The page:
Writer: Owen O’Neill
Director: Guy Masterson
Reviewer: Daniel Perks
It’s always the child’s fault, their presence is tempting the priests into committing these acts of the flesh. The children should be beaten and abused, forced into learning that their souls are tainted. Only by withstanding, nay, accepting their fate can they hope to atone and repent in the eyes of the Lord. The actions of the priests only serve as an attempt to exorcise those inner demons, so in some ways, they’re simply following God’s will. Brought up to fear and respect the church in equal measure, the victims are never going to speak out. These children are paralysed, bewildered and convinced that they are indeed to blame, and in a church community no member of the congregation is going to convince them otherwise. Better to avoid the issue that confronts religion itself.
Owen O’Neill writes and performs Absolution, a one-man show about the only person that seems to care, that seems to be revolted and incensed by the atrocities occurring around him. Told entirely in first person, he gives an account about the steps he takes to cleanse the earth from these self-righteous frauds that call themselves men of God. Two wrongs do not make a right; nevertheless O’Neill’s brand of twisted hero, avenging angel aims to bring order to the chaos, shine light onto the dark and smite down those that have sinned. Very Old Testament.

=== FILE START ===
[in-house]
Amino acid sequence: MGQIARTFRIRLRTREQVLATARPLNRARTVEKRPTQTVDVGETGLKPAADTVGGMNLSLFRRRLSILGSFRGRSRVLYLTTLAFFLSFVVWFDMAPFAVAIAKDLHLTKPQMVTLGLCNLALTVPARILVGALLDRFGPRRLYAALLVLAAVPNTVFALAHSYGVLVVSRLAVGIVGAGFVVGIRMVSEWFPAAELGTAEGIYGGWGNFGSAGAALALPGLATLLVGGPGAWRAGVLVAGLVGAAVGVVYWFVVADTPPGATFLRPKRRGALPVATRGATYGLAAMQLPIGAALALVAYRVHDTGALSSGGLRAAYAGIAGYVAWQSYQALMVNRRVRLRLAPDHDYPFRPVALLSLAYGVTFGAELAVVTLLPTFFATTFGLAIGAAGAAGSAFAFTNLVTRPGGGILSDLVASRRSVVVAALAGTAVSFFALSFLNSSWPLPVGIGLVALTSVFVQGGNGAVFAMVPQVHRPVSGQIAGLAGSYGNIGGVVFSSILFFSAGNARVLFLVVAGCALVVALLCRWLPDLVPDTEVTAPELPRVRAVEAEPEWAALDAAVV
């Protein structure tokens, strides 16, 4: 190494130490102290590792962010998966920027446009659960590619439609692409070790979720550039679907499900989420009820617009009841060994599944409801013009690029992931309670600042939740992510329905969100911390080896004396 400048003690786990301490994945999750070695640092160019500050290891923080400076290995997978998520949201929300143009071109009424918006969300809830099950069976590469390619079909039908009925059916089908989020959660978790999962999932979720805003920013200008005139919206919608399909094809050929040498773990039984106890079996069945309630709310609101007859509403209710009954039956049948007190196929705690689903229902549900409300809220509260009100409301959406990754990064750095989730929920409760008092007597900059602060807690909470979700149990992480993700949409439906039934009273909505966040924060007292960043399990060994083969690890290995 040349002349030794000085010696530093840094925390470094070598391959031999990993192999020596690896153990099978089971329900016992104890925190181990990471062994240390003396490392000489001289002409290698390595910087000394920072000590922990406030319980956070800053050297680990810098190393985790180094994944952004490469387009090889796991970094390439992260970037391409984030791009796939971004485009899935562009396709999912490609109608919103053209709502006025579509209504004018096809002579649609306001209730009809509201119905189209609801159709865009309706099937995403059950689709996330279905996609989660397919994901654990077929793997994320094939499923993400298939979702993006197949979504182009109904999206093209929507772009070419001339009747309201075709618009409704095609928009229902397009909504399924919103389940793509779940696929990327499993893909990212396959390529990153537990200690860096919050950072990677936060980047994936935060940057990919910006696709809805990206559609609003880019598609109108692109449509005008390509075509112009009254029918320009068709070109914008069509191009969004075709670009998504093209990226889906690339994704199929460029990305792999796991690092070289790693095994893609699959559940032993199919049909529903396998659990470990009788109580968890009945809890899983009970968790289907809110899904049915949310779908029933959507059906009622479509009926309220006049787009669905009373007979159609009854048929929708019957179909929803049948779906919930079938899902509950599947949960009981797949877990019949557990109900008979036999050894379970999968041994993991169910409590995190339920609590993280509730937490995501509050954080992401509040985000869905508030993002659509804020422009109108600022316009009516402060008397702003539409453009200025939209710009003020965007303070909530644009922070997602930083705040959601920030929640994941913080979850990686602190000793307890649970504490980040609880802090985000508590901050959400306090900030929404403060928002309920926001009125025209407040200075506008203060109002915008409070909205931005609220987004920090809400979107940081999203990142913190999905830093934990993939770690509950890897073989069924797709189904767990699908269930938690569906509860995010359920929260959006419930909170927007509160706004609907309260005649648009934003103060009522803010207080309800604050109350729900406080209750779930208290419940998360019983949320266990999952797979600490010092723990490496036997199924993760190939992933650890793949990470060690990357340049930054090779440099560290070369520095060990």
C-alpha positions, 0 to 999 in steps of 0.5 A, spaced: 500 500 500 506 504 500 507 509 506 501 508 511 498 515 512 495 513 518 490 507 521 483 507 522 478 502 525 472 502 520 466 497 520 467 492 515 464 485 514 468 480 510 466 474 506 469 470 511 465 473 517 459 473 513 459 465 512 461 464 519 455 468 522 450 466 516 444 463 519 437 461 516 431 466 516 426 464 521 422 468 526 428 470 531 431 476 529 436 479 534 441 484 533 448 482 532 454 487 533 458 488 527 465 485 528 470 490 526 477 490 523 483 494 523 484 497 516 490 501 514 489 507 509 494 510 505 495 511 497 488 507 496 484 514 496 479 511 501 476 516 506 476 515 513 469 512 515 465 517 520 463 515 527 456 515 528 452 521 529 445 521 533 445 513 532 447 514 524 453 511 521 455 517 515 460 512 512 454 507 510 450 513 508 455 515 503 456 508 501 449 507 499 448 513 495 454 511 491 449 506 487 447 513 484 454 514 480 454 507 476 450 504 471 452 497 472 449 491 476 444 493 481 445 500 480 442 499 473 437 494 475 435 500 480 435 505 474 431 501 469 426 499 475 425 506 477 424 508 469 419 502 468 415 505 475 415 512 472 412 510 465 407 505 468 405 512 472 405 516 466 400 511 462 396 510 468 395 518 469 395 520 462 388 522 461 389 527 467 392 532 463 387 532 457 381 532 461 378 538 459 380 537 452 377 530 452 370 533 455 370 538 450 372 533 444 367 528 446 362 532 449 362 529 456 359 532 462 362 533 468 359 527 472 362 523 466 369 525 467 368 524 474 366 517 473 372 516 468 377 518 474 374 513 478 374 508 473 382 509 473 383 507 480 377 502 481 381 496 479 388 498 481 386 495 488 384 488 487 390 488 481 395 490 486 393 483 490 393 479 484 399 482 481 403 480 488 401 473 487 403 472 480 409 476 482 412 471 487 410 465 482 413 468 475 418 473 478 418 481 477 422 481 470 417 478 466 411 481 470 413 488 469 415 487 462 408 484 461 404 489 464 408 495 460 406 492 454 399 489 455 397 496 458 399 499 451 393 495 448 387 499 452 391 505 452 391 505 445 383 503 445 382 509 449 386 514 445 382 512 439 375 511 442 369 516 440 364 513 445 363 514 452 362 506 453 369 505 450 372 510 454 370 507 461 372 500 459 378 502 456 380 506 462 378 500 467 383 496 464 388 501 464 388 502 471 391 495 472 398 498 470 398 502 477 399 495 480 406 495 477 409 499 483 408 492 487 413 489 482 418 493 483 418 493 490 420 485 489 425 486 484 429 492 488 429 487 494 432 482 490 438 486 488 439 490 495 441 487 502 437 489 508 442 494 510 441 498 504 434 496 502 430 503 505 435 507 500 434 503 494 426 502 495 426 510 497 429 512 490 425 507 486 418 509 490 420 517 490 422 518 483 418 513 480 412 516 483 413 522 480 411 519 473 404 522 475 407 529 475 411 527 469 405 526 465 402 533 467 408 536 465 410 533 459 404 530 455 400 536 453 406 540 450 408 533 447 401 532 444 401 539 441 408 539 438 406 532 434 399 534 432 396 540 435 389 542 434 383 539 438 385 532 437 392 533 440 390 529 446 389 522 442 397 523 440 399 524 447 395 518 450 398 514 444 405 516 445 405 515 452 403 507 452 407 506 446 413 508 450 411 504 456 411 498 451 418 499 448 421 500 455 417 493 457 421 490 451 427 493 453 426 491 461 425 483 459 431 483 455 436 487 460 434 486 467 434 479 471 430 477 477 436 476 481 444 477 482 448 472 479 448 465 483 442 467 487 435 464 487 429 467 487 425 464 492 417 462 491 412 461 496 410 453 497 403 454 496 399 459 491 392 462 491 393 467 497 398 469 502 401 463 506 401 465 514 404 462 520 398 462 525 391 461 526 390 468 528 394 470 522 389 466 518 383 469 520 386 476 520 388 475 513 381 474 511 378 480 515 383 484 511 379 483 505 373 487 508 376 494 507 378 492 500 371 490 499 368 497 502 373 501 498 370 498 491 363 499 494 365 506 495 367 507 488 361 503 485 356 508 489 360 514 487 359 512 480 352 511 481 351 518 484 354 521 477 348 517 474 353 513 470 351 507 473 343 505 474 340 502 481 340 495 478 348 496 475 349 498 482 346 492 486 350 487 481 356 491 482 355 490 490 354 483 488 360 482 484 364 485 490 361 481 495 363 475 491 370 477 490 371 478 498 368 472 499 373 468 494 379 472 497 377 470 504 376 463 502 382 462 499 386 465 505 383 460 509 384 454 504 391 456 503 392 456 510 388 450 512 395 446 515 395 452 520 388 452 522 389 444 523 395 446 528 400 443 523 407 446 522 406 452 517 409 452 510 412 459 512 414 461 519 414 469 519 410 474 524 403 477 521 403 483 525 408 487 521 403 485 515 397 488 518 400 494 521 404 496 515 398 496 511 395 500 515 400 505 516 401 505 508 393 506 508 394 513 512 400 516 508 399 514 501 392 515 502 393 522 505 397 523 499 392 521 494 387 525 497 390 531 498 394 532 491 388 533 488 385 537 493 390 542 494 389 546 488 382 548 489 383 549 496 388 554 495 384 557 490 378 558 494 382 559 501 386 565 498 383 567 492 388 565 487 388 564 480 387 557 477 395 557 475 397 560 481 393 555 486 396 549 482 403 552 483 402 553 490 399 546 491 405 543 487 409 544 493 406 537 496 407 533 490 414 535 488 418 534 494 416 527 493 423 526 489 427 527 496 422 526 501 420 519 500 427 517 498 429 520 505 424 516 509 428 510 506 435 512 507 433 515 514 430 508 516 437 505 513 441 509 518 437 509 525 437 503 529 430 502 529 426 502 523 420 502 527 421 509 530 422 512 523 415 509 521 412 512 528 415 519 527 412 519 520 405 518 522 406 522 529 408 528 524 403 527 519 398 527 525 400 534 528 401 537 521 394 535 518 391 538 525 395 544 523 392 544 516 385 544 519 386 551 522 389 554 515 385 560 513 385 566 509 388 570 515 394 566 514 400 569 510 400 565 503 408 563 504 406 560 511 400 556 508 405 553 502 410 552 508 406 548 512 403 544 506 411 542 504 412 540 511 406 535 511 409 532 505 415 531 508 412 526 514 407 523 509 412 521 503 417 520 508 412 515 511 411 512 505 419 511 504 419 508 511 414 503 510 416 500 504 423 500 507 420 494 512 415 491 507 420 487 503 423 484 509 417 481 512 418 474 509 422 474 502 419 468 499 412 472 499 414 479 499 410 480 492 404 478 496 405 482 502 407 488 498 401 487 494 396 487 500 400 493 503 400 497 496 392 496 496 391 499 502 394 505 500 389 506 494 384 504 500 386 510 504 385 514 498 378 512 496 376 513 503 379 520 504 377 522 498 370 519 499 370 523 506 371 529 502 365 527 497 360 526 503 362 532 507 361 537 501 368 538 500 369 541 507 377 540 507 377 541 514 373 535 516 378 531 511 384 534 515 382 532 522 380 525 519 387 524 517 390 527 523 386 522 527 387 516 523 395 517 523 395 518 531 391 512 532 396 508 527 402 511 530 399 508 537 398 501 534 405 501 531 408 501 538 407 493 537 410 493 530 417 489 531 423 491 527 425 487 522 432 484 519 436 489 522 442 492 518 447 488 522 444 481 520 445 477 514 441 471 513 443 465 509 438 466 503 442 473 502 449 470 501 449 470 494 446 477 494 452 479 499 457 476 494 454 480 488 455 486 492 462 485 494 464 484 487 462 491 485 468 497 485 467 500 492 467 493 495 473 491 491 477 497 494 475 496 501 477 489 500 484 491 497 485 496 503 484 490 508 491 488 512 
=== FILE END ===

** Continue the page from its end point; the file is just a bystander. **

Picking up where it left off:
O’Neill has a detailed knowledge of his character’s background, motivations and emotional state. Without revealing the true reason for his vendetta until the very end, he exudes an almost psychopathic level of calm. Except when he is recounting the encounters between him and the priests, where the blood boils, spit flies and his knuckles tense with murderous intent. Sara June Mills’ set is plain, almost monastic in its simplicity. The focus is entirely on O’Neill who, under Guy Masterson’s direction, puts all the emphasis in the right places – deliberate; vivid; intense. The beauty in Absolution lies in its openness and, because of this, the twist at the end is all the more unexpected. Masterson ensures that there are no frills to distract from the message, the word.
Absolution. Penance. Redemption. All ways in which one can cleanse the soul and rid themselves of their misdemeanours. As the judge, jury and executioner, O’Neill takes confession and delivers his own brand of forgiveness. It is simply an extension of the atonement that the children are subjected to.
Runs until 11 June 2016 | Image: Contributed